Ariel Ruiz i Altaba
The information listed below is current as of the date the transcript was finalized.
Abstract of Interview
Ariel Ruiz i Altaba was born in Mexico City, Mexico, but was raised in Barcelona, Catalonia, Spain, the youngest of three brothers (the other two are also scientists: a theoretical physicist and an evolutionary biologist). His mother was a painter and a writer; his father a chemical engineer who left academia to start his own business. From an early age Ruiz i Altaba was interested in science and nature, collecting specimens from the sea and hiking a lot. Though he was in a Catholic-leaning school, the fascist doctrine of Spain and of Francisco Franco impacted some of his early schooling until Franco's death in 1975; he considered his childhood pretty typical. Ruiz i Altaba had some good teachers, but many were unequipped to teach the subjects they were assigned, and so there was little- to no depth in any of his science classes. He matriculated at the University of Barcelona, but in his sophomore year he decided to transfer to New York University (NYU) in order to study molecular biology, a subject that piqued his interest after a lecture about DNA cloning. He spent three months in Angel G. Pellicer's laboratory before moving into G. Nigel Godson's lab after hearing a lecture on bacterial genetics from James R. Lupski (Pew Scholar Class of 1990), who was working in Godson's lab. Ruiz i Altaba finished his undergraduate degree at Columbia University but continued to work in Godson's lab, publishing his first paper, which was on the promotion, termination, and anti-termination in the rpsU-dnaG-rpoD macromolecular synthesis operon of E. coli. He moved on to graduate study at Harvard University under Douglas A. Melton, researching peptide growth factors and Xhox3, a vertebrate homeobox gene for anterioposterior patterning, and then on to a postdoctoral fellowship at Columbia University with Thomas M. Jessellon development and patterning in the nervous system, in particular the Gli gene regulation and signaling in hedgehog. From Columbia he accepted a position at the Skirball Institute at New York University. Throughout the interview Ruiz i Altaba reflects on the relationship between art and science and the notion of objectivity. He also talks about the grant-writing process; duties to his professional community; national research funding; the process of writing journal articles; the issue of patents; and the privatization of scientific research. At the end of the interview he discusses the role of scientists in educating the public; using art and the visual image to teach science; competition and collaboration in science; and the role of the Pew Scholars Program in the Biomedical Sciences in his work.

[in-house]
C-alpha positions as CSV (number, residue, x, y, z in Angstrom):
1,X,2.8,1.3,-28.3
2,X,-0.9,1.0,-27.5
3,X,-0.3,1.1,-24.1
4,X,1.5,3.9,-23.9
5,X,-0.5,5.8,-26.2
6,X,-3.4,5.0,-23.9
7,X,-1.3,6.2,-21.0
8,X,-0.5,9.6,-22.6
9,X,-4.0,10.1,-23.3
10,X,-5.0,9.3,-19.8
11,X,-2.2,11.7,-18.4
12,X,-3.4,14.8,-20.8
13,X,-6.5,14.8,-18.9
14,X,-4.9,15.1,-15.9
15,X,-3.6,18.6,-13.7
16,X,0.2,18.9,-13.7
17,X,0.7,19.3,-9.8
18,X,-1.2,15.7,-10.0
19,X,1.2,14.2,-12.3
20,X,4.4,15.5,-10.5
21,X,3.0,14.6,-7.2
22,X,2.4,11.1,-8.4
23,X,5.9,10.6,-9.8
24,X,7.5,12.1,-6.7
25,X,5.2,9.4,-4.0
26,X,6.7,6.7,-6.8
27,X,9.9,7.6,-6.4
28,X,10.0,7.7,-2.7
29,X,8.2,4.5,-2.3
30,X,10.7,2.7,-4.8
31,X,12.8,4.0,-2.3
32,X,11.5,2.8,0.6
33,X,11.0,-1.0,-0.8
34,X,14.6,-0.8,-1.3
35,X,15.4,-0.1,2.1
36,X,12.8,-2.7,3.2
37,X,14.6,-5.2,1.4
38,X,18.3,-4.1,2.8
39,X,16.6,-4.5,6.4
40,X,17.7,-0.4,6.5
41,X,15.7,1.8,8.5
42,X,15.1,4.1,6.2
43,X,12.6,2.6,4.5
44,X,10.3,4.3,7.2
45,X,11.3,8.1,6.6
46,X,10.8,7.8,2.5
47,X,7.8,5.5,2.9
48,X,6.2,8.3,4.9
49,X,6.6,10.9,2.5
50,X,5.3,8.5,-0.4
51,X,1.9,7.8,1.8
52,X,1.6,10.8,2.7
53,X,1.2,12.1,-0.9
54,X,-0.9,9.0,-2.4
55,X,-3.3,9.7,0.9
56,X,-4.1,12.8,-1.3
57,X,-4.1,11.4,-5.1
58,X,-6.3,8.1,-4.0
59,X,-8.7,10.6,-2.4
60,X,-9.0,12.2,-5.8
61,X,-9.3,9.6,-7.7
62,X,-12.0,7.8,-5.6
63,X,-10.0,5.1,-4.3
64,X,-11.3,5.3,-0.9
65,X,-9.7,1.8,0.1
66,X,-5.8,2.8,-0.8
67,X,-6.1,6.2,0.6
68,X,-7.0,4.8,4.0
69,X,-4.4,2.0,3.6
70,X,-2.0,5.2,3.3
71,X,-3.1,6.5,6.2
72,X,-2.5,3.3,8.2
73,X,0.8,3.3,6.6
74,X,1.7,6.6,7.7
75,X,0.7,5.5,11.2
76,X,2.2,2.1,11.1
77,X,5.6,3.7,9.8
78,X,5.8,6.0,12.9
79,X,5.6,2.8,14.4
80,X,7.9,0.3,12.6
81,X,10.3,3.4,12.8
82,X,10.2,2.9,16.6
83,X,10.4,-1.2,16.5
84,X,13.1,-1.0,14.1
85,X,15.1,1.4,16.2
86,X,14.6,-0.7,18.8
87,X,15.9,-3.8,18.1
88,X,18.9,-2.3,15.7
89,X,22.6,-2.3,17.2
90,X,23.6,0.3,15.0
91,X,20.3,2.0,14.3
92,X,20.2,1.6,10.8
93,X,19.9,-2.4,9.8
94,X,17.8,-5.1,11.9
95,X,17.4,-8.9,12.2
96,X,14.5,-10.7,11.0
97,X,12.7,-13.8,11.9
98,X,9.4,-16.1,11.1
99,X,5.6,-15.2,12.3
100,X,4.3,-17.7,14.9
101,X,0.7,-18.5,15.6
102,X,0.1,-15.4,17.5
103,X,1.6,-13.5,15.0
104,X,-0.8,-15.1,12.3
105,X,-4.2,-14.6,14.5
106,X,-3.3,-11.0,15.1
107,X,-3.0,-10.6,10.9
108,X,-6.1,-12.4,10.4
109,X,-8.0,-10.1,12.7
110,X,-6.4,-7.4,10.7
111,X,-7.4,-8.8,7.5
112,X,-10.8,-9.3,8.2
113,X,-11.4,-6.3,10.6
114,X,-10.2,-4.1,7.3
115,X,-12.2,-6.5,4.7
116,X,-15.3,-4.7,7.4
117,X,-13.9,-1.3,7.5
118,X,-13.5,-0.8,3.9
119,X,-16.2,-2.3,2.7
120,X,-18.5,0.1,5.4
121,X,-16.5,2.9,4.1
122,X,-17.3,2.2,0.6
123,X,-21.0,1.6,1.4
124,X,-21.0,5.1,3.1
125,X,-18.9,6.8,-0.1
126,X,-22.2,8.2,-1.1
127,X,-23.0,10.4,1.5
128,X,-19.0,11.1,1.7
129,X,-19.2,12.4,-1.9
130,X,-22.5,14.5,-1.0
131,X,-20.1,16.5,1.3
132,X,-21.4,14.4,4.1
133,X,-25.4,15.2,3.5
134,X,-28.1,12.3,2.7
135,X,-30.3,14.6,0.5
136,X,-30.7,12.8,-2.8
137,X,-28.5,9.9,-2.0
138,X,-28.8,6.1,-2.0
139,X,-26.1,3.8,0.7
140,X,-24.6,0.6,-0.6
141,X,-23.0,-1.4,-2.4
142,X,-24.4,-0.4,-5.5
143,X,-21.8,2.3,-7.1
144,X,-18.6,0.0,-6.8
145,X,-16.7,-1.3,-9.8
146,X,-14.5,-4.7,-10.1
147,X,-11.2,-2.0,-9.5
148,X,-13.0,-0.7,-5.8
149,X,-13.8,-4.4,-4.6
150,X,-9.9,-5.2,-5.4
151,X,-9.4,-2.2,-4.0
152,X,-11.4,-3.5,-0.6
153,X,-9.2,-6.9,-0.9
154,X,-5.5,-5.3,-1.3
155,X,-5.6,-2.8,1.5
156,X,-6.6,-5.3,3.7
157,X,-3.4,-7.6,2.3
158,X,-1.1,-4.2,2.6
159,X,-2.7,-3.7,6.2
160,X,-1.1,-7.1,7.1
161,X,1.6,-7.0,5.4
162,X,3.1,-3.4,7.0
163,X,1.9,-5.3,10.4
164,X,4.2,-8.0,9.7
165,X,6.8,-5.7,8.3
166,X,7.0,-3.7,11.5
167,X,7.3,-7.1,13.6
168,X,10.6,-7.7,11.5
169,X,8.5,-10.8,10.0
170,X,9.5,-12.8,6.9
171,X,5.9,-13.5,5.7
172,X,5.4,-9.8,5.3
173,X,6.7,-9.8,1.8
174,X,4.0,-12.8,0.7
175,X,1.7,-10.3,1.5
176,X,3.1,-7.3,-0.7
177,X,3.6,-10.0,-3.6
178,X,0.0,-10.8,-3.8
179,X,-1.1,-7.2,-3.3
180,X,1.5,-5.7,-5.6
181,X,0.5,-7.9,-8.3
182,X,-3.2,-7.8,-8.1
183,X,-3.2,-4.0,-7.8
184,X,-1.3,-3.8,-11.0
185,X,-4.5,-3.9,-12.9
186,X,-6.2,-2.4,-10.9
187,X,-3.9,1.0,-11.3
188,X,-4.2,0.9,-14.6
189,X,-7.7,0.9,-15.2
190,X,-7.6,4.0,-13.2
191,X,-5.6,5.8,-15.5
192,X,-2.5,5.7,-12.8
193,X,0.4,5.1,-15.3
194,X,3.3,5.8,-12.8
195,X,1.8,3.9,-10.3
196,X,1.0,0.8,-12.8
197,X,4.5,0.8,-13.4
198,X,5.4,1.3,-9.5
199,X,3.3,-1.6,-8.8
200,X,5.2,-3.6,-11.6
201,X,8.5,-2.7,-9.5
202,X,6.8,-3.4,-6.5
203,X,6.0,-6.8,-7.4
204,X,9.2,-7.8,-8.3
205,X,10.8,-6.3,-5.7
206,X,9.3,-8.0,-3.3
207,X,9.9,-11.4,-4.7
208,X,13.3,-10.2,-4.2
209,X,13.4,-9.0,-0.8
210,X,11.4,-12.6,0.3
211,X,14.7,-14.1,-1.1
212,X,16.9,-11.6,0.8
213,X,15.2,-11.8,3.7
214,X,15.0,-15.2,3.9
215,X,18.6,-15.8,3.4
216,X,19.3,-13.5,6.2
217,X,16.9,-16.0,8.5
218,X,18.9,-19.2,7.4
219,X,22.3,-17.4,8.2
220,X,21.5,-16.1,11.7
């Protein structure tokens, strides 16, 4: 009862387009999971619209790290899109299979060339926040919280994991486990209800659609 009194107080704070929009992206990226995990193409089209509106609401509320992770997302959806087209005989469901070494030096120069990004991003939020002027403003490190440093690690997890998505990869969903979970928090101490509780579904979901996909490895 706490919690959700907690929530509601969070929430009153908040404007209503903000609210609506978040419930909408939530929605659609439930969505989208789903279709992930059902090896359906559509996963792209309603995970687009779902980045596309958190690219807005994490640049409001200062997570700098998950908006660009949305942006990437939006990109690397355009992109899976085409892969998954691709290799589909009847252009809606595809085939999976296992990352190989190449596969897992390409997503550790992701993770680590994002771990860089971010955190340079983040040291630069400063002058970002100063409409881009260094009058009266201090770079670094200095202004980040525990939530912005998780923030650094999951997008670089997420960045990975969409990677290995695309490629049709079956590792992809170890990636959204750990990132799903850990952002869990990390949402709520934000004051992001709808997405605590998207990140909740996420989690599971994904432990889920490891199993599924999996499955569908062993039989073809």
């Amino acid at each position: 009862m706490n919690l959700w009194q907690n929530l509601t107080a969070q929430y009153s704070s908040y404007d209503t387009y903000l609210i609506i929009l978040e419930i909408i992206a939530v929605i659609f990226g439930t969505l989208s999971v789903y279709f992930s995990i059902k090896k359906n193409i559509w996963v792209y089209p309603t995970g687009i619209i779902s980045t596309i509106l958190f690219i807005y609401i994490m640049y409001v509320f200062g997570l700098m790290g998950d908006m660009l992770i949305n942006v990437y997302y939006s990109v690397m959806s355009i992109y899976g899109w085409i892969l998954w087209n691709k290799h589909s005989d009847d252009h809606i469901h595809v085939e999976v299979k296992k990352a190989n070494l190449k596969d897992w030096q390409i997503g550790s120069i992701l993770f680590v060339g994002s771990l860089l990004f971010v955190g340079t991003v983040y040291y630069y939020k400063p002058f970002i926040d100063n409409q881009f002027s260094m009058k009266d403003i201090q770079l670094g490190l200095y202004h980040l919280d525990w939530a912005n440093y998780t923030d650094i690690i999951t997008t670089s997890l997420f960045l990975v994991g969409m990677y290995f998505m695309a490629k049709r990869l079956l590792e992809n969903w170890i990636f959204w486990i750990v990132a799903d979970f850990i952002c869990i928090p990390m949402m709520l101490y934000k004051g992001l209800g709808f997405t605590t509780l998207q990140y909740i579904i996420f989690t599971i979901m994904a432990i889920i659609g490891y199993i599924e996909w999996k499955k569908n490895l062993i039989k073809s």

|1989||Harvard University||PhD||Biochemistry and Molecular Biology|
New York University School of Medicine
University of Geneva Medical School
Paul Mazur Fellowship, Harvard University School of Arts & Sciences
|1989 to 1993||
Postdoctoral Fellowship, Howard Hughes Medical Institute
Young Investigator Award, Mechanisms of Development
Whitehead Fellowship for Junior Faculty, New York University
|1997 to 1999||
Basil O'Connor Starter Award, March of Dimes Foundation
|1999 to 2000||
Pew Scholars Program in the Biomedical Sciences Grant
|2001 to 2003||
Louis Jeantet Professorship
Table of Contents
Early interest in science. Decides to study molecular biology after hearing a lecture about DNA cloning. Siblings. Parents. Childhood experiences. Early schooling. Influential teachers. Religion. The University of Barcelona, Spain. Percentage of women in biology classes. Possible alternative careers. Interest in comparative religions and Buddhist philosophy. Impressions of Japan. Familybackground. Childhood hobby of making collections. Public perceptions of science and medicine. Transfer to New York University to study molecular biology. Impressions of New York City. Transfer to Columbia University. Meets and works in Angel Pellicer's laboratory at New York University. A lecture by James Lupski on bacterial genetics. Work in G. Nigel Godson'slaboratory.
Work on the macromolecular synthesis operon. Douglas Melton's laboratory at Harvard University Doctoral research on peptide growth factors and on Xhox3, a vertebrate homeobox gene for anterioposterior patterning. Postdoctoral fellowship at Columbia University. Research on development and patterning in the nervous system in Thomas M. Jessell's laboratory.
Art. Research collaborations. Current research on dorsal-ventral patterning in the central nervous system. Accepts position at the Skirball Institute at New York University. Setting up his laboratory. The grant-writing process. National research funding. Laboratory management style. Future research on brain function and development. Patents. Privatization of scientific research. Thehistory of science.
Tenure at the Skirball Institute of New York University. Educating the public. Using art and the visual image to teach science. Scientific progress. Competition and collaboration in science. The national science agenda. Gender issues in science. The Pew Scholars Program in the Biomedical Sciences.